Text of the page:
The Kilmarnock Arms Hotel

I dismount the bus on Bridge Street with a sigh of approval. After an hour’s long bus journey from Aberdeen, we had arrived at the Kilmarnock Arms Hotel. An impressive hulk of Scottish Coastal Vernacular. With its slate roofs, lead flashing, black and white tiling, timber sash-windows, and simple granite construction, The Kilmarnock Arms Hotel marks an important landmark on Aberdeenshire’s coastline. And of course, a foundation for Bram Stoker’s Dracula which took inspiration from the ruins of Slain’s Castle, nestled on the edge of the coastal cliffs.

I’m greeted with the scrutinising stares of the ambivalent locals. As if sharing the same scrutiny, the pale beige rendered and pine-paneled walls are deceptively welcoming. An ageing dartboard and weathered slot machine dominate the corner opposite the bar. A dull rattle and bleeping hum fills the background as a gambler tries his luck.

Smatterings of old, Art Deco posters of the local golf club coat the walls. A large bay window, offering less of a view in, and more of a view out to the road central to the village, permits sunlight into the space. Yet, still those eyes stare through me, as if to someone of infinitely more interest. It was only now that I realised that the England vs. Wales rugby match was being played. I am a ghost who barely registers on the way to the front that represents the bar.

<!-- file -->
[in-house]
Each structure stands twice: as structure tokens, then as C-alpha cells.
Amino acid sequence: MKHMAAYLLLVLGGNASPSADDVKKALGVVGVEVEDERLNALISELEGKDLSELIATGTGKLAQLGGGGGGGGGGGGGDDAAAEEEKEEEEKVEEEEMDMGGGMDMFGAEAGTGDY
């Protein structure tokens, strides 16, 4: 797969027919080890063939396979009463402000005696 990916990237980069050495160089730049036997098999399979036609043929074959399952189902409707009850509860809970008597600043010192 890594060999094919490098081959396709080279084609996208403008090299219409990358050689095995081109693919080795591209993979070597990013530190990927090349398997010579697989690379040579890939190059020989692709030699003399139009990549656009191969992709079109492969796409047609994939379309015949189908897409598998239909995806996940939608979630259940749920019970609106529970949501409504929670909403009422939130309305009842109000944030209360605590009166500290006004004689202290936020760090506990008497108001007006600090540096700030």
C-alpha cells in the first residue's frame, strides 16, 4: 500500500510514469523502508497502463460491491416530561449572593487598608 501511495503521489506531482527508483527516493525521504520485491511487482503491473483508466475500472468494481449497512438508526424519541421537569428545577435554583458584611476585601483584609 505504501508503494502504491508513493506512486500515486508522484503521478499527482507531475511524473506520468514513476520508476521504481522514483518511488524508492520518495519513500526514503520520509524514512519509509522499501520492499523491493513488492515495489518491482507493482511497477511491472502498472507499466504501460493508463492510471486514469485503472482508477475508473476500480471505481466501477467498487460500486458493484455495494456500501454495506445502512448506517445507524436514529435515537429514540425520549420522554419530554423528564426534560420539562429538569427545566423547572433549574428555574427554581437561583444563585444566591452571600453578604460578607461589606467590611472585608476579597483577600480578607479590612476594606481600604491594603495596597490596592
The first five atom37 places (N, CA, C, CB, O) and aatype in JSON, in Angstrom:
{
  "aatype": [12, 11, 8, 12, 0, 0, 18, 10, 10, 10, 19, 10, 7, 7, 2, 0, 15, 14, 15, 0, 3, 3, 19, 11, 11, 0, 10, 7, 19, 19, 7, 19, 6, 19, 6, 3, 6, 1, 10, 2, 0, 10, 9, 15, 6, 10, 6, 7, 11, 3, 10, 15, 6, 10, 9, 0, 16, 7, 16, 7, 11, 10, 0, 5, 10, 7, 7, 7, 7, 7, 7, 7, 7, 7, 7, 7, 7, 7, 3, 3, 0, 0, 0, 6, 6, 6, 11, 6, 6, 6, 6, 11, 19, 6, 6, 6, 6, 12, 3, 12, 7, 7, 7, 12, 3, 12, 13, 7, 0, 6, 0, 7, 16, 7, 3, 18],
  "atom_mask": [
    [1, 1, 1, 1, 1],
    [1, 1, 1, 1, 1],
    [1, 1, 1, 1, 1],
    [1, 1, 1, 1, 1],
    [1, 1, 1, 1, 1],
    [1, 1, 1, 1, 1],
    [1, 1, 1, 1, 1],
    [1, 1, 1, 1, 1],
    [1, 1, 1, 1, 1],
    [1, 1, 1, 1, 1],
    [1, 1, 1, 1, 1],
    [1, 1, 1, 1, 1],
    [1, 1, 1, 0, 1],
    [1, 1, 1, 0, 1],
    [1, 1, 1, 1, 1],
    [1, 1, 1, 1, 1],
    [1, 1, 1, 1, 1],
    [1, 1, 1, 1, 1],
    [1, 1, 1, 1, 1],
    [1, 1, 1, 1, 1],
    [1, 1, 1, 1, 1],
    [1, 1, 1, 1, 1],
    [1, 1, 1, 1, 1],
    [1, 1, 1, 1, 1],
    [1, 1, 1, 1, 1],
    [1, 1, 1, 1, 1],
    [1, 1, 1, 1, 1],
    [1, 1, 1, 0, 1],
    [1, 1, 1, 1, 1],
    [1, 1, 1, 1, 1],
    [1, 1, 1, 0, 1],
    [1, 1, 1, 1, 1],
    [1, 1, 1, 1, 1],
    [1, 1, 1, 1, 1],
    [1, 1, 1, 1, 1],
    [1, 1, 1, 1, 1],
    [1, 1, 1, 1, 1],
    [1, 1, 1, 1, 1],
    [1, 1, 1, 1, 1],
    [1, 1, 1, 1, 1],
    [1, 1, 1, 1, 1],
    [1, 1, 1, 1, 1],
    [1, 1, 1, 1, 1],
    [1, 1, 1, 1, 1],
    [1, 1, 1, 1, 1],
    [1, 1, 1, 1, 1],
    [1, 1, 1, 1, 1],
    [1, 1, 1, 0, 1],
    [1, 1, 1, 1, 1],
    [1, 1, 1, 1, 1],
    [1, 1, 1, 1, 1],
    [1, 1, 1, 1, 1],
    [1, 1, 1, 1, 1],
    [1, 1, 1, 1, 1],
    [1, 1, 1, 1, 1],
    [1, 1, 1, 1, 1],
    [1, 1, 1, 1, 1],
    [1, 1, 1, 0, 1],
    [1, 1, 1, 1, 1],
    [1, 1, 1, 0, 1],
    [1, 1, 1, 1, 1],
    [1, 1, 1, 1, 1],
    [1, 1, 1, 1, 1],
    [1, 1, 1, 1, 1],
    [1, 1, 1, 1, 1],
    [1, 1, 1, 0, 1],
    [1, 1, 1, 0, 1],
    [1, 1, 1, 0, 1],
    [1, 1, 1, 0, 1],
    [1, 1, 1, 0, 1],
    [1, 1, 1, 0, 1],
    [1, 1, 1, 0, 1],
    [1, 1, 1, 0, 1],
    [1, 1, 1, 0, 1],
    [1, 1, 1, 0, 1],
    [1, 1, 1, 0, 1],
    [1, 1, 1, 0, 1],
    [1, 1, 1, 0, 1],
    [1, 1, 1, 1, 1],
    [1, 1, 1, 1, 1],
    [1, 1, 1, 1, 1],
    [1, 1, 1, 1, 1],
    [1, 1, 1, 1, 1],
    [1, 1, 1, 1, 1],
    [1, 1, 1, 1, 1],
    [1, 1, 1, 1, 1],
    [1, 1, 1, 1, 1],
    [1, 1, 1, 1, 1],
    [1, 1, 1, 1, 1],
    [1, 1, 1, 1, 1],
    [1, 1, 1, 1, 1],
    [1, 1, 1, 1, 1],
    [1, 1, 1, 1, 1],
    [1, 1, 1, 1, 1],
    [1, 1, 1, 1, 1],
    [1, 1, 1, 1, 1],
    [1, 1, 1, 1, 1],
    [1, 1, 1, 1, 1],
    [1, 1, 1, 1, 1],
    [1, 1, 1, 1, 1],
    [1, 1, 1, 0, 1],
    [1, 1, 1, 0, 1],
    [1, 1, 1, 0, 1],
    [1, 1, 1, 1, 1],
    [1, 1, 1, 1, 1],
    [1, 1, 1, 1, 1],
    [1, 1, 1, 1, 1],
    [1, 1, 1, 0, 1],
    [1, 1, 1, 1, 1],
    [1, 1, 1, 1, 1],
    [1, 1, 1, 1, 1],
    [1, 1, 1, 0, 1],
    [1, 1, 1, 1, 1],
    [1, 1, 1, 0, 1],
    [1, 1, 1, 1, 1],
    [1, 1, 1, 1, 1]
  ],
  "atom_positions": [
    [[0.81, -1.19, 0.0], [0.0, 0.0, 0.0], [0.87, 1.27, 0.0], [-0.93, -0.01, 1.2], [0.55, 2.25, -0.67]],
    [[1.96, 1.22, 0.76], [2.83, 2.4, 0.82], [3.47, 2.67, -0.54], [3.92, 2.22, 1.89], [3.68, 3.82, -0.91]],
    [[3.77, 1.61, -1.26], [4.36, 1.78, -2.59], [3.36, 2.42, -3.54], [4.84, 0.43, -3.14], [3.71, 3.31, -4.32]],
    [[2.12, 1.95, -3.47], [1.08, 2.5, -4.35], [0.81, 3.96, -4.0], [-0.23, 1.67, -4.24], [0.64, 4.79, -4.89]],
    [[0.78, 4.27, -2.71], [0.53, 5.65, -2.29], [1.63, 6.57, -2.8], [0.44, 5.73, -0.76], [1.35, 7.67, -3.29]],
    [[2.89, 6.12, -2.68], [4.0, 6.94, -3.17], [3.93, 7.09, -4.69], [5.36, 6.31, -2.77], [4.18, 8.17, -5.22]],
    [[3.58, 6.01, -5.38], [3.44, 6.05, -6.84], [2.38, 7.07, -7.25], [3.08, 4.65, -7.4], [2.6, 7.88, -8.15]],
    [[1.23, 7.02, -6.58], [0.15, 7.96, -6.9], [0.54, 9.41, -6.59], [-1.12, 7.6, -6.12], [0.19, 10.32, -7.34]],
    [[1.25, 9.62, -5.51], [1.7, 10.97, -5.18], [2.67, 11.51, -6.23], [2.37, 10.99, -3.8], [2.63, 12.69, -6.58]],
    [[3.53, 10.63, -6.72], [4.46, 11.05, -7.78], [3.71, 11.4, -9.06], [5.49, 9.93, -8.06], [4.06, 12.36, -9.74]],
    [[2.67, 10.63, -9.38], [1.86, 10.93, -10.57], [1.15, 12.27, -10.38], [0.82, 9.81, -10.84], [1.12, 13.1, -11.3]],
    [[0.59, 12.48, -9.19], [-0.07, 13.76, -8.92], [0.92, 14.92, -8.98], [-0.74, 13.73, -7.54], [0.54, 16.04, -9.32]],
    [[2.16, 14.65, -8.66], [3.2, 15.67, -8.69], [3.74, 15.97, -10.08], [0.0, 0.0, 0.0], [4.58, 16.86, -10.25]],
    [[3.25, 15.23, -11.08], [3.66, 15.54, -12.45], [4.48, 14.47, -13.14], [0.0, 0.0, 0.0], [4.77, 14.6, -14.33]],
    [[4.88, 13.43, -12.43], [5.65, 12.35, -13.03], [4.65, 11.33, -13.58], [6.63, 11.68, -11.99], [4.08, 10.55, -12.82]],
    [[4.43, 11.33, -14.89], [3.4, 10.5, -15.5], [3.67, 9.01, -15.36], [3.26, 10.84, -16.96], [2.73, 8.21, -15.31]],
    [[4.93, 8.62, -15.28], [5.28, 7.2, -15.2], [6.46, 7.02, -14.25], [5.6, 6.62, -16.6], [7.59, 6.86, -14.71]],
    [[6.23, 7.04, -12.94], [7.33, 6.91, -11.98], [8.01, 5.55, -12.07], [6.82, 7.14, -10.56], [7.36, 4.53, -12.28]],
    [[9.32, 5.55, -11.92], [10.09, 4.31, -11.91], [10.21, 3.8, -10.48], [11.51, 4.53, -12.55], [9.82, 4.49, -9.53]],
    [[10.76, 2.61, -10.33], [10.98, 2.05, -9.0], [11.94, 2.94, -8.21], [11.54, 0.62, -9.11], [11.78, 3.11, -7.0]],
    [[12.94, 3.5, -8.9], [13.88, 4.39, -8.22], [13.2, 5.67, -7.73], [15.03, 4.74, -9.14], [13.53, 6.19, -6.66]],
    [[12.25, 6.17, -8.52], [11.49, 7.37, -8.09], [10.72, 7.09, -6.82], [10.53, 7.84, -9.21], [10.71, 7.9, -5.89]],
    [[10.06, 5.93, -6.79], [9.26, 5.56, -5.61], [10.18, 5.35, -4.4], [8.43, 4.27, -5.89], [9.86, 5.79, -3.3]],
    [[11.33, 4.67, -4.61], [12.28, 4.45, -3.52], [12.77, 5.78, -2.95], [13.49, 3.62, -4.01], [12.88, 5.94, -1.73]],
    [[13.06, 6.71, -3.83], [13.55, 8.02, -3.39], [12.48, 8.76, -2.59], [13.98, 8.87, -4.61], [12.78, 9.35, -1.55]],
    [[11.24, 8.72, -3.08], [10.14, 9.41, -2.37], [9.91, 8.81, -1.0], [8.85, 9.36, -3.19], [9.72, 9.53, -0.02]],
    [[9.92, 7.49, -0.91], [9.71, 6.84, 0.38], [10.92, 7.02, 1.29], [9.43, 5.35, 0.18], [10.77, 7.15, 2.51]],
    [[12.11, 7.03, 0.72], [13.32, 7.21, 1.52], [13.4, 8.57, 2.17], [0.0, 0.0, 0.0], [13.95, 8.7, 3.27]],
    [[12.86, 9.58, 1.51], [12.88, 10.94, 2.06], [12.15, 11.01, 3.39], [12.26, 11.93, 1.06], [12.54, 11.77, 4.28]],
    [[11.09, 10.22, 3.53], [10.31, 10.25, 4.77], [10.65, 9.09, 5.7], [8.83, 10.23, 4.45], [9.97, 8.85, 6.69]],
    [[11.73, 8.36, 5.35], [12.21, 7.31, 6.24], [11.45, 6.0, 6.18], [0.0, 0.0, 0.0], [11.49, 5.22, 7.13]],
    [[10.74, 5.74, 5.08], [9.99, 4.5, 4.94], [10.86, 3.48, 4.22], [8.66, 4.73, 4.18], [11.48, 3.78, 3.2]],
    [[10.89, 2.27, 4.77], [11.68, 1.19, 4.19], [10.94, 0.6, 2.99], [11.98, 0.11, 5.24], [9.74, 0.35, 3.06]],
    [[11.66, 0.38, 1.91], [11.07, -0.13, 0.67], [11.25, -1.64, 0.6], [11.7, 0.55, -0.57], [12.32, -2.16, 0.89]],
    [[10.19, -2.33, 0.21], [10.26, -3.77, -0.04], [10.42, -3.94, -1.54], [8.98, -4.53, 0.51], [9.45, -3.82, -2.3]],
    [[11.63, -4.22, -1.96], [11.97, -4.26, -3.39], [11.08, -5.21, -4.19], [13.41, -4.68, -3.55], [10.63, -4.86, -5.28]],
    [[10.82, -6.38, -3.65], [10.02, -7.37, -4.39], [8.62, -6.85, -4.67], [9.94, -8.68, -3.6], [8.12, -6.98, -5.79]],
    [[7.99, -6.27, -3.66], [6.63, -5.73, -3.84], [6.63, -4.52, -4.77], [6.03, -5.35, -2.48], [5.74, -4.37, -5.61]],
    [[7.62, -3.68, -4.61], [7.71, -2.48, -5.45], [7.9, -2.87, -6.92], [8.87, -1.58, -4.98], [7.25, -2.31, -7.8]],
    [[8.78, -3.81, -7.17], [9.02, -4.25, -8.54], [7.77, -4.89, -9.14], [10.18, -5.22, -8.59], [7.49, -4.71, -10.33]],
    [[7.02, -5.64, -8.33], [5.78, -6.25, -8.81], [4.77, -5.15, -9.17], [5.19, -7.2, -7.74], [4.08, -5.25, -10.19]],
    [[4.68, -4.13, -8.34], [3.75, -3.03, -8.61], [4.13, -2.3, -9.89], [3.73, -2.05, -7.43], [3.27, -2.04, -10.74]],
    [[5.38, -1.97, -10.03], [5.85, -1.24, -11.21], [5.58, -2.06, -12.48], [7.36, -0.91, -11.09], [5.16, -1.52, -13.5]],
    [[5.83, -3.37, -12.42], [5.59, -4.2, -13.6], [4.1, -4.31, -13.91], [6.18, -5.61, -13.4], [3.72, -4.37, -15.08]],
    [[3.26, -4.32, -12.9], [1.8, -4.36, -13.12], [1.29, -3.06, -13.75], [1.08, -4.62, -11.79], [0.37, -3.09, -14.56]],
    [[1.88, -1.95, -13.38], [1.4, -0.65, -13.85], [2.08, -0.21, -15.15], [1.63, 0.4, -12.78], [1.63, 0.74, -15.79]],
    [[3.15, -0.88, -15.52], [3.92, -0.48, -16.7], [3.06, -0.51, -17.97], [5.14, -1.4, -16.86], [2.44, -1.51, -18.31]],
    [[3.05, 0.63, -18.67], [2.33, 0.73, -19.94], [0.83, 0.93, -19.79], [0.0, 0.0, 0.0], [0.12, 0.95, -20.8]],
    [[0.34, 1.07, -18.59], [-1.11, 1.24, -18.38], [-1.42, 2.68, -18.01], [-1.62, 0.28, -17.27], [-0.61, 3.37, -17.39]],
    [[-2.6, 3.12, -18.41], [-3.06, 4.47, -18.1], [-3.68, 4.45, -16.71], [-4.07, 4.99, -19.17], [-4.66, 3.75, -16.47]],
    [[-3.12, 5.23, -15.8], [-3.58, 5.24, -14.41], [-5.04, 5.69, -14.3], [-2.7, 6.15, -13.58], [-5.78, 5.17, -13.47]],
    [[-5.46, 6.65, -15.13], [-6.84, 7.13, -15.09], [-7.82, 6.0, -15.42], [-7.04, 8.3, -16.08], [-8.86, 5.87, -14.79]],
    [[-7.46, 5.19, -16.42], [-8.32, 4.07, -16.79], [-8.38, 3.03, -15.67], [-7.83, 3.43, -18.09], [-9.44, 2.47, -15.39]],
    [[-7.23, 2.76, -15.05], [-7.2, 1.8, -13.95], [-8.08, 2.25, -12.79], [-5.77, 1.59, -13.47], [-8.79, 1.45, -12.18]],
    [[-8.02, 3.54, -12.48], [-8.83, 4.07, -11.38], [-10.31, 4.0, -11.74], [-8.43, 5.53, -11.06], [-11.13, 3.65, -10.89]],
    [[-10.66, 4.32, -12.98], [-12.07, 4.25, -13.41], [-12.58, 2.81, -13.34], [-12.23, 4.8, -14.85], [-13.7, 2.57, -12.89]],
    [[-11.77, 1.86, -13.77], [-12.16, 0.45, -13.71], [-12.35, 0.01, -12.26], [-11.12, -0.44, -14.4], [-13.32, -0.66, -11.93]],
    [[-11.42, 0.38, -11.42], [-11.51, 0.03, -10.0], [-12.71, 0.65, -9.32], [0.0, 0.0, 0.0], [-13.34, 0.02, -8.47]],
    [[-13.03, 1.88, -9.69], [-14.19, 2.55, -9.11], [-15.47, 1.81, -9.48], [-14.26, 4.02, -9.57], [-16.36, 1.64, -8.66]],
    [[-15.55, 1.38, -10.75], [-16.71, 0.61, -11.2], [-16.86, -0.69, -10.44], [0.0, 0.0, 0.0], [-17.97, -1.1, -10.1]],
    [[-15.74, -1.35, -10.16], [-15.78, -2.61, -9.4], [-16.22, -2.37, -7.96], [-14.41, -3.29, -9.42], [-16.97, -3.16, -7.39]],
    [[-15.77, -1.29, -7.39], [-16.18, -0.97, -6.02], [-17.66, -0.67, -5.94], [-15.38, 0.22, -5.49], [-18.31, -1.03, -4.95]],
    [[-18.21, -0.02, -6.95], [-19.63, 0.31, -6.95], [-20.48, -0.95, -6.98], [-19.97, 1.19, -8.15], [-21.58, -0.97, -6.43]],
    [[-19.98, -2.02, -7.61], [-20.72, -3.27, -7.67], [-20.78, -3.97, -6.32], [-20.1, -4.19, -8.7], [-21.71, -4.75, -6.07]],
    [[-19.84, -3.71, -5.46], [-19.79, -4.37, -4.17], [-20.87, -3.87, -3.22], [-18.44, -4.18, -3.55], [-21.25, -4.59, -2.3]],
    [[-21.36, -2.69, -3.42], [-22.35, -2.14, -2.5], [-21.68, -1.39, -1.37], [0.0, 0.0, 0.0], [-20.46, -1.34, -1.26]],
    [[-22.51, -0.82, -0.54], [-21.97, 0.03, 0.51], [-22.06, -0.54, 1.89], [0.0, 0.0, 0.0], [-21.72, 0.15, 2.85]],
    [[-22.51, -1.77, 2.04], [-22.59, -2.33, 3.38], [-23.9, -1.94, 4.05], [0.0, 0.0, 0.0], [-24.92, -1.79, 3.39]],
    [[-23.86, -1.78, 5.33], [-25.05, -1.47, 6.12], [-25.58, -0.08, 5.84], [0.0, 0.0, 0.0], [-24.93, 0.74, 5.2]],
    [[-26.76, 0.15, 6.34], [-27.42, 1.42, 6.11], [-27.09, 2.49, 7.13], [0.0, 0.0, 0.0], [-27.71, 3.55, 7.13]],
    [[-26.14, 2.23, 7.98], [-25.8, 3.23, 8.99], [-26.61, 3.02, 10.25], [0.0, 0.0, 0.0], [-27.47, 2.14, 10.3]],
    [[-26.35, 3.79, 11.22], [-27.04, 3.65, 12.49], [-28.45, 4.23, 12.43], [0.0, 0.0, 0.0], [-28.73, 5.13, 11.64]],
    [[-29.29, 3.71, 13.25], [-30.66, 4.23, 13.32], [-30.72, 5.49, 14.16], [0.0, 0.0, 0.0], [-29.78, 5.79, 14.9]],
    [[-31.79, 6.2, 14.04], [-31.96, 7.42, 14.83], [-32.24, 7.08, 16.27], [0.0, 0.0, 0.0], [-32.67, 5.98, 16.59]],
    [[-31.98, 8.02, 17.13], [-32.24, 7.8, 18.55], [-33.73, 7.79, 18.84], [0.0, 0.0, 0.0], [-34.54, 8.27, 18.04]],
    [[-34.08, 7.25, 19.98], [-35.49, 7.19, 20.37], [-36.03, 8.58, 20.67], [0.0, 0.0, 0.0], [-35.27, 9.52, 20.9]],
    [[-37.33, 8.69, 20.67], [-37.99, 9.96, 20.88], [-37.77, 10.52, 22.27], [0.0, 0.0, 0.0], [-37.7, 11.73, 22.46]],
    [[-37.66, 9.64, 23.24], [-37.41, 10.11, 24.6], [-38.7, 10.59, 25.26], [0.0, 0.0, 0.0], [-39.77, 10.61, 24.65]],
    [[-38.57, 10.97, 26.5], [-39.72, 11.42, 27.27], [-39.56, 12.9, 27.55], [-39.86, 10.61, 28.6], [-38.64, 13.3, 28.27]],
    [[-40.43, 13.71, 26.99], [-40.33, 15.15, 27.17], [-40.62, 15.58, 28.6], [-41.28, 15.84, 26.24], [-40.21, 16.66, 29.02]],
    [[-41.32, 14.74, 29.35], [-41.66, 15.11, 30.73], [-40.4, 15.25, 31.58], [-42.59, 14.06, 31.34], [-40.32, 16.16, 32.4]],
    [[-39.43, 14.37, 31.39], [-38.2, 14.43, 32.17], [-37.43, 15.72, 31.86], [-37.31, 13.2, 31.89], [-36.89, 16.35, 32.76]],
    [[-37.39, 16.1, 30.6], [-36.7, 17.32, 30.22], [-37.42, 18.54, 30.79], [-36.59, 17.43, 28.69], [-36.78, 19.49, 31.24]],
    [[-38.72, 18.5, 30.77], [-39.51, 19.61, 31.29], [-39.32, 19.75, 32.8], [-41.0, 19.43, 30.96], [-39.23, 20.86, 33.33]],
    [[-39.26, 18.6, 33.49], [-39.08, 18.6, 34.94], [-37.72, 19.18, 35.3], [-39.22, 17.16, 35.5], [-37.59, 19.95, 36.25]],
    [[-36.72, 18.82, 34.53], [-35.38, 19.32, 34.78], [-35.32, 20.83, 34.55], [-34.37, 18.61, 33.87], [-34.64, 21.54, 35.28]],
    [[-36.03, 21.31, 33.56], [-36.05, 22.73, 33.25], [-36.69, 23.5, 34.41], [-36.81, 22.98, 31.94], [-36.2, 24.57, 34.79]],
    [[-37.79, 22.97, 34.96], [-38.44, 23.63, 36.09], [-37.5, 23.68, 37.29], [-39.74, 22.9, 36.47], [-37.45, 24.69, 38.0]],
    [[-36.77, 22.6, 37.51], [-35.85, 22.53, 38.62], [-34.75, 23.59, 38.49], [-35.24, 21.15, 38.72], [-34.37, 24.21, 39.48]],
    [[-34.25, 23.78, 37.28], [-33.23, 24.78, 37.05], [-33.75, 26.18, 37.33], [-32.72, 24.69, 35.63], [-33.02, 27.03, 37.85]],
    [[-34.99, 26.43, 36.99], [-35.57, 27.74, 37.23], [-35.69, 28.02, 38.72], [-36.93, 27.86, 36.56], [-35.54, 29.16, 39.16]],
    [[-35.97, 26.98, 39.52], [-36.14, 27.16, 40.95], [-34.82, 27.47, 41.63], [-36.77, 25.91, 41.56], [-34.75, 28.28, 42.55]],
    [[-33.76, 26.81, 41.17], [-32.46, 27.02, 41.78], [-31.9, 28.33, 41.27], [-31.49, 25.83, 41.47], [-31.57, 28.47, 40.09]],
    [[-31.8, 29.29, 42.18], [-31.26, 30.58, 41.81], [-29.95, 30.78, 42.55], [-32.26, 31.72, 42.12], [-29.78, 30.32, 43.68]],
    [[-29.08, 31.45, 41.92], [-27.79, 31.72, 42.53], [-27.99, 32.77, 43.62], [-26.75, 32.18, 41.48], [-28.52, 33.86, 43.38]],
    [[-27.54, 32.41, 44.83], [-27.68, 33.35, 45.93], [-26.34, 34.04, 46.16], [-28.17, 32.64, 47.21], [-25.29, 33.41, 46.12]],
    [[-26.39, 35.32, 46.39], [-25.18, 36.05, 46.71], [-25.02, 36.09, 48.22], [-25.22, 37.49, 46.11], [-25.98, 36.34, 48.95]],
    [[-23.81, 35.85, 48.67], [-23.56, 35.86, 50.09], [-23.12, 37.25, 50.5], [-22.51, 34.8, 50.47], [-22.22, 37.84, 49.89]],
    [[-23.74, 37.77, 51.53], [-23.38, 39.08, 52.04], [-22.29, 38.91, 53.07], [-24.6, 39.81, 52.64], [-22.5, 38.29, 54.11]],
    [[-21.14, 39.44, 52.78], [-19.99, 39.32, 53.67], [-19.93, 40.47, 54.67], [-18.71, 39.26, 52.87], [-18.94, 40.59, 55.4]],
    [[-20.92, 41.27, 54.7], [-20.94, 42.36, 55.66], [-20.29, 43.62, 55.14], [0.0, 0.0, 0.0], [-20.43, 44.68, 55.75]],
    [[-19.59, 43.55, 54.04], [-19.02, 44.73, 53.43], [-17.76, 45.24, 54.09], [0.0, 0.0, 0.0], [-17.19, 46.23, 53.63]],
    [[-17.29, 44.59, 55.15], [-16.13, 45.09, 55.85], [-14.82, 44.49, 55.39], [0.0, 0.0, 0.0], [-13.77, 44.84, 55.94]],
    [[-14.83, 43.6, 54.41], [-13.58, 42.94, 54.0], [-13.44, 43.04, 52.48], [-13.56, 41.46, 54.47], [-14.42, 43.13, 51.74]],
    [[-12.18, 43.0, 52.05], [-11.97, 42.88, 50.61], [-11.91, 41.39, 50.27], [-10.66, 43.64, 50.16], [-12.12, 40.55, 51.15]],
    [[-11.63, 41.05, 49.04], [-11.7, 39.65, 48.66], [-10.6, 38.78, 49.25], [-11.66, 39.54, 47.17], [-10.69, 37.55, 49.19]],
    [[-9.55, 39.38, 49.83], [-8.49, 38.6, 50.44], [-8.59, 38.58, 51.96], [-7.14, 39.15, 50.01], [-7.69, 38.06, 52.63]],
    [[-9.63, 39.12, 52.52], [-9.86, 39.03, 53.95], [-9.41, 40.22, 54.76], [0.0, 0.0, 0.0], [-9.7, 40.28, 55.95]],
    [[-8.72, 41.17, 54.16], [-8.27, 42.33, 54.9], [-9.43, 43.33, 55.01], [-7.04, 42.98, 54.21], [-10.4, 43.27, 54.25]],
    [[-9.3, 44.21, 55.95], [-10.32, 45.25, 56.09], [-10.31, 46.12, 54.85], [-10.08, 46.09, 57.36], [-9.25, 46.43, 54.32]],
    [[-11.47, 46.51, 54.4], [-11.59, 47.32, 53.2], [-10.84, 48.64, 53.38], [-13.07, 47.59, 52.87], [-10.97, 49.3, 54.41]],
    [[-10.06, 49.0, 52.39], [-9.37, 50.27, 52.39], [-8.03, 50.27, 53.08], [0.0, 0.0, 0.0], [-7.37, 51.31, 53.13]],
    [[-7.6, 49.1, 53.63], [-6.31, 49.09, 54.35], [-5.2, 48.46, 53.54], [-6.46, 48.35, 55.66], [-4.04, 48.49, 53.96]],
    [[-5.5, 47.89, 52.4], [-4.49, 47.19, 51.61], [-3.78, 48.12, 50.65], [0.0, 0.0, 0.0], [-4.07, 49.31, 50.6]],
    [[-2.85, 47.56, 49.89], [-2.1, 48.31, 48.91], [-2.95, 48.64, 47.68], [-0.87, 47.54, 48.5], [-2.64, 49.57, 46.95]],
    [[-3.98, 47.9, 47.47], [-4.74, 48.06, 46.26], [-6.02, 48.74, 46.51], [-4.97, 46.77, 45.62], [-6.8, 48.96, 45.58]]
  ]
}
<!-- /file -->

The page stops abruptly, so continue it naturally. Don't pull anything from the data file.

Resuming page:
The local bar at the Kilmarnock Arms Hotel would appear as a worn, formidable place. A refuge for the weathered and traditionally unwelcome. But even the most foreign of travelers are greeted here. For it is not the bar itself which makes a person feel at home. It’s the people. The barmaids are friendly, and the locals accepting.

Scottish bars and pool houses are famed amongst their own for their stand-off attitude. Yet they are the most welcoming and inviting places an individual can find on their travels;

‘‘Fit Lyk?’’  she chimed in plain Doric – how are you?.

‘‘Nae bad, yoursael?  I replied, returning the gesture.

‘‘I’m fine tah! Fit can I get yi?  came the response.

After supplying and paying for the drinks order, I returned triumphant with a cluster of glasses in my grip. The customary exchange of thanks ensues, replaced with an-almost-holy chant of ‘‘cheers!’’ sounding from our table.

Bars and pubs are viewed as part of the British fabric. To the point where a village without a pub is little more than a smattering of houses between lesser towns. The Kilmarnock Arms offers a warm refuge against the battering of the North Sea. A shelter reflected in the warmth of the building, and the emotion of the staff.

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